February 10, 2017


Remarks by
President and CEO, U.S. Chamber of Commerce

Good morning, ladies and gentlemen.

It is my privilege to welcome back to the U.S. Chamber His Excellency, Shinzo Abe, Prime Minister of Japan. Mr. Prime Minister, we were honored to host you here at the Chamber during your official state visit in 2015. And we thank you for making time to join us again today.

The U.S.-Japanese relationship is among the most valuable in the world—and the lifeblood of that relationship is the robust trade and investment that flows between our nations.

Our countries do over $250 billion in trade in goods and services every year. U.S. businesses, farmers, and ranchers are top exporters to Japan. American companies have major operations in key industries like pharmaceuticals and medical devices, information technology, and financial services.

Japan has $411 billion invested in the U.S. economy, directly supporting 840,000 jobs. U.S. and Japanese companies are partners in many ventures across industries. And there are enormous opportunities to do even more.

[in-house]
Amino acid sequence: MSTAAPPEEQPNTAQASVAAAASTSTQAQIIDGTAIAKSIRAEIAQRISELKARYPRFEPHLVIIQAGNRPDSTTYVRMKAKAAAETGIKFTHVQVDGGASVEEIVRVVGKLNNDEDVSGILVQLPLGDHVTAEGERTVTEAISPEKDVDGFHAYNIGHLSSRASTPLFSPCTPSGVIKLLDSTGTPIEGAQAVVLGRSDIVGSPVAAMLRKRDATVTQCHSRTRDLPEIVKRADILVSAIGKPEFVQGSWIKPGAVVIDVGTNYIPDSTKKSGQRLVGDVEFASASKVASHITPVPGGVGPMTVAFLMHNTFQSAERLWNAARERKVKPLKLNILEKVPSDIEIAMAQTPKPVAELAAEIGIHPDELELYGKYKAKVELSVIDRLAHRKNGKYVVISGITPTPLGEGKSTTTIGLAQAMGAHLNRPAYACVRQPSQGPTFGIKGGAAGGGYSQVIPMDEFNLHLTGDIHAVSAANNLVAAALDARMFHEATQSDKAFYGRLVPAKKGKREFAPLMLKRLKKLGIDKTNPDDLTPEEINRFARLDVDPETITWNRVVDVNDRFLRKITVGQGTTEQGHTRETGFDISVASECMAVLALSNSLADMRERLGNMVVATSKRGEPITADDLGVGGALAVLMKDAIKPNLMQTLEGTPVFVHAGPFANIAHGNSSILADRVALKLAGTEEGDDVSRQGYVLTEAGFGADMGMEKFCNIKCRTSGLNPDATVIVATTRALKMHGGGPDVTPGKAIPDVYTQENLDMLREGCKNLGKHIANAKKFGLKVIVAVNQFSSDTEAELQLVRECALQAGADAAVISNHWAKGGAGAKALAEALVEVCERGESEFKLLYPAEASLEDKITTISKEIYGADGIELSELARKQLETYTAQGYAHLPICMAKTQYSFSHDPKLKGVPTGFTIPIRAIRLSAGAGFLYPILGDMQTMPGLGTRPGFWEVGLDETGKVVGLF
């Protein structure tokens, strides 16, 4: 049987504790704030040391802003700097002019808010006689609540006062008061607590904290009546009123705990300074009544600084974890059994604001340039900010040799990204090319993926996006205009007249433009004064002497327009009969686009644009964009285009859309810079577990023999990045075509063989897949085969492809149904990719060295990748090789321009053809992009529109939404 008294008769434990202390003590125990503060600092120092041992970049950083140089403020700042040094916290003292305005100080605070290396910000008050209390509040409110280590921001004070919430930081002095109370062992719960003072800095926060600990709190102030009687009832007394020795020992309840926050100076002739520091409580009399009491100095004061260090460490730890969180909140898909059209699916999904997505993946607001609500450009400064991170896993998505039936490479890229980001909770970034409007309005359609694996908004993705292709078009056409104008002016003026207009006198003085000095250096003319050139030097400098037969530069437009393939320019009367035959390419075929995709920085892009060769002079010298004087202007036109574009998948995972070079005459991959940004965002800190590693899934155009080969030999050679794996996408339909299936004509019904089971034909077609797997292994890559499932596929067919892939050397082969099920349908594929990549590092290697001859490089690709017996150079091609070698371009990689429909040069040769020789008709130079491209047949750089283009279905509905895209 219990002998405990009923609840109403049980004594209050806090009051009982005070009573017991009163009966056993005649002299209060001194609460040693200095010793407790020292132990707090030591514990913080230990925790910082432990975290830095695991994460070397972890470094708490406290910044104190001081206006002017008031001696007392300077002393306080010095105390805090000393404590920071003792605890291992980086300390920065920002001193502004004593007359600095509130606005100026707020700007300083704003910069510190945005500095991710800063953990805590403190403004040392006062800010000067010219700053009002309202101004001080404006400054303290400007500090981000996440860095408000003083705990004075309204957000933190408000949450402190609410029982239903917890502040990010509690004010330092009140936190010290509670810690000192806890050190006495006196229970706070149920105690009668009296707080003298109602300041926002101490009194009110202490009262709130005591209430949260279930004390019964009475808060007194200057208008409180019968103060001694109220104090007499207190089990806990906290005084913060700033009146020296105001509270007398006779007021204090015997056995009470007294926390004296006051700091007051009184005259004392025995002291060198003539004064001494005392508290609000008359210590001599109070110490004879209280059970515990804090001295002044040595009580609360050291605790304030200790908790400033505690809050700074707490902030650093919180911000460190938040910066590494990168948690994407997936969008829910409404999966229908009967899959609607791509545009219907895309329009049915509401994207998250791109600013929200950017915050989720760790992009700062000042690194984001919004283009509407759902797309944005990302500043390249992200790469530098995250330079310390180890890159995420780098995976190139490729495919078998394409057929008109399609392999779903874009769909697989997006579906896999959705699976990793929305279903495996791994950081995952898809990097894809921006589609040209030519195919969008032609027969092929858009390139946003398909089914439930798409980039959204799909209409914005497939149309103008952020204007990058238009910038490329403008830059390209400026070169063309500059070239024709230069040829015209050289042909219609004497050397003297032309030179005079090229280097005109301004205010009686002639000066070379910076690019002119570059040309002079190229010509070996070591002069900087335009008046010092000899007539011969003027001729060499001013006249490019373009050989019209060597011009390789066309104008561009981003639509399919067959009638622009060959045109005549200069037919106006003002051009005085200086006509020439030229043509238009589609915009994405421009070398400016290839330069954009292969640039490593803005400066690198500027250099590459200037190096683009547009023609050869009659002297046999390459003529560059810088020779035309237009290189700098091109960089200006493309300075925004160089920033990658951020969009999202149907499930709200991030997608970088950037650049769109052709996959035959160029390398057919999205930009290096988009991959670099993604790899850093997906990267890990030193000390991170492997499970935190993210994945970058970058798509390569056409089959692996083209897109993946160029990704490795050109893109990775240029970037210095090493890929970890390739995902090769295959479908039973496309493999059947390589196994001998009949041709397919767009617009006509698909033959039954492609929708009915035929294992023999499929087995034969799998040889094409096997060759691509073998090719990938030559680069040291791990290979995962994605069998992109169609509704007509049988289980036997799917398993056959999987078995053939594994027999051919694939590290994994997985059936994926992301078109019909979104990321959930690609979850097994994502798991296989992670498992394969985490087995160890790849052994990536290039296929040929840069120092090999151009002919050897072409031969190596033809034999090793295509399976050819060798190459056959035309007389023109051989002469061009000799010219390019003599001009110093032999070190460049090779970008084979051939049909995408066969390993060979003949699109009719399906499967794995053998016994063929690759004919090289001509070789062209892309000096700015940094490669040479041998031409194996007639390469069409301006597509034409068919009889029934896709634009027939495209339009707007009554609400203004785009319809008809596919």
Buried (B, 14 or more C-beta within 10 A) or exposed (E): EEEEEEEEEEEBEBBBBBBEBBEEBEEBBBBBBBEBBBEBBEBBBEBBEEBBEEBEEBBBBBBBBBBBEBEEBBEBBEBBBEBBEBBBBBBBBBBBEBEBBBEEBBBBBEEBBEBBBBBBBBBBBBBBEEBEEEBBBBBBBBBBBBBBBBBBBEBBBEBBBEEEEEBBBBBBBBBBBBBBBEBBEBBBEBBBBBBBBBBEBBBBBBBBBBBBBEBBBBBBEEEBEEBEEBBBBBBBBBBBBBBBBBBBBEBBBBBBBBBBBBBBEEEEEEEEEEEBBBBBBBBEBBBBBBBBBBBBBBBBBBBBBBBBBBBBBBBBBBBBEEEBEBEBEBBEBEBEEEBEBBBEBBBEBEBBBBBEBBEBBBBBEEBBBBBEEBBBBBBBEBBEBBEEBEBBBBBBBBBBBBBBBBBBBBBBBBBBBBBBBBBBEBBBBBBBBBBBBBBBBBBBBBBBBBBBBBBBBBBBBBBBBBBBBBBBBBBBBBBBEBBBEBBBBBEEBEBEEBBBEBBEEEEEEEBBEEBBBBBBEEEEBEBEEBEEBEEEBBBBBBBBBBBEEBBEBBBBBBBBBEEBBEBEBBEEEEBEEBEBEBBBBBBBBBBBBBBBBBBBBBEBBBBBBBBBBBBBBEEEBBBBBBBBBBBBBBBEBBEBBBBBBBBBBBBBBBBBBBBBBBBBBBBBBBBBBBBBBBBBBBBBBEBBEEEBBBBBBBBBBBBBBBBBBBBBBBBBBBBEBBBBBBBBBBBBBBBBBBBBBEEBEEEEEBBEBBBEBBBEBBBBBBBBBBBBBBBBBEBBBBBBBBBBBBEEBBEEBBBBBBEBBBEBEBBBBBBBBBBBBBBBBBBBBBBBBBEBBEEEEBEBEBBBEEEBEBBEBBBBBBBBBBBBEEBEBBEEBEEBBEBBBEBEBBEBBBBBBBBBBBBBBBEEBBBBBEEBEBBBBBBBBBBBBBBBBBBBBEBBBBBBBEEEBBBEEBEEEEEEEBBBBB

But, as you all know, our partnership goes beyond the goods and services we trade and the investments we make in one another’s economies. Our partnership is crucial to stability and growth around the world, and especially in the thriving Asia-Pacific region.

Working together, we have promoted the values of democracy, economic freedom, and human rights, and have worked to shape commercial relationships so that they drive prosperity and growth. We have helped set the stage for greater openness, stronger cooperation, higher standards, and new opportunities throughout the Asia-Pacific.

And under Prime Minister Abe’s leadership, Japan was willing to lead with reforms and set a tone for liberalization across Asia.

It is crucial that the United States and Japan maintain that leadership.

But the U.S. cannot lead if we allow ourselves to fall behind in the region and be shut out of the world’s most vibrant markets. Our absence will leave a vacuum that will be filled by others.

And our nation cannot Hire American if we do not Sell American—and that means going where the customers are. The Asia-Pacific is growing, and it will soon be home to two-thirds of the world’s middle class consumers.

The realities that have pushed our countries to pursue comprehensive, rules-based economic cooperation in the region have not disappeared, and they’re not going to.

So the Chamber stands ready to work with the new U.S. administration, and with valued partners like Japan, to devise a strategy for solving common problems and achieving shared goals.

And we will continue to advocate for greater trade and investment opportunities in Japan, while welcoming Japanese business to our shores.

Thank you very much.

# # #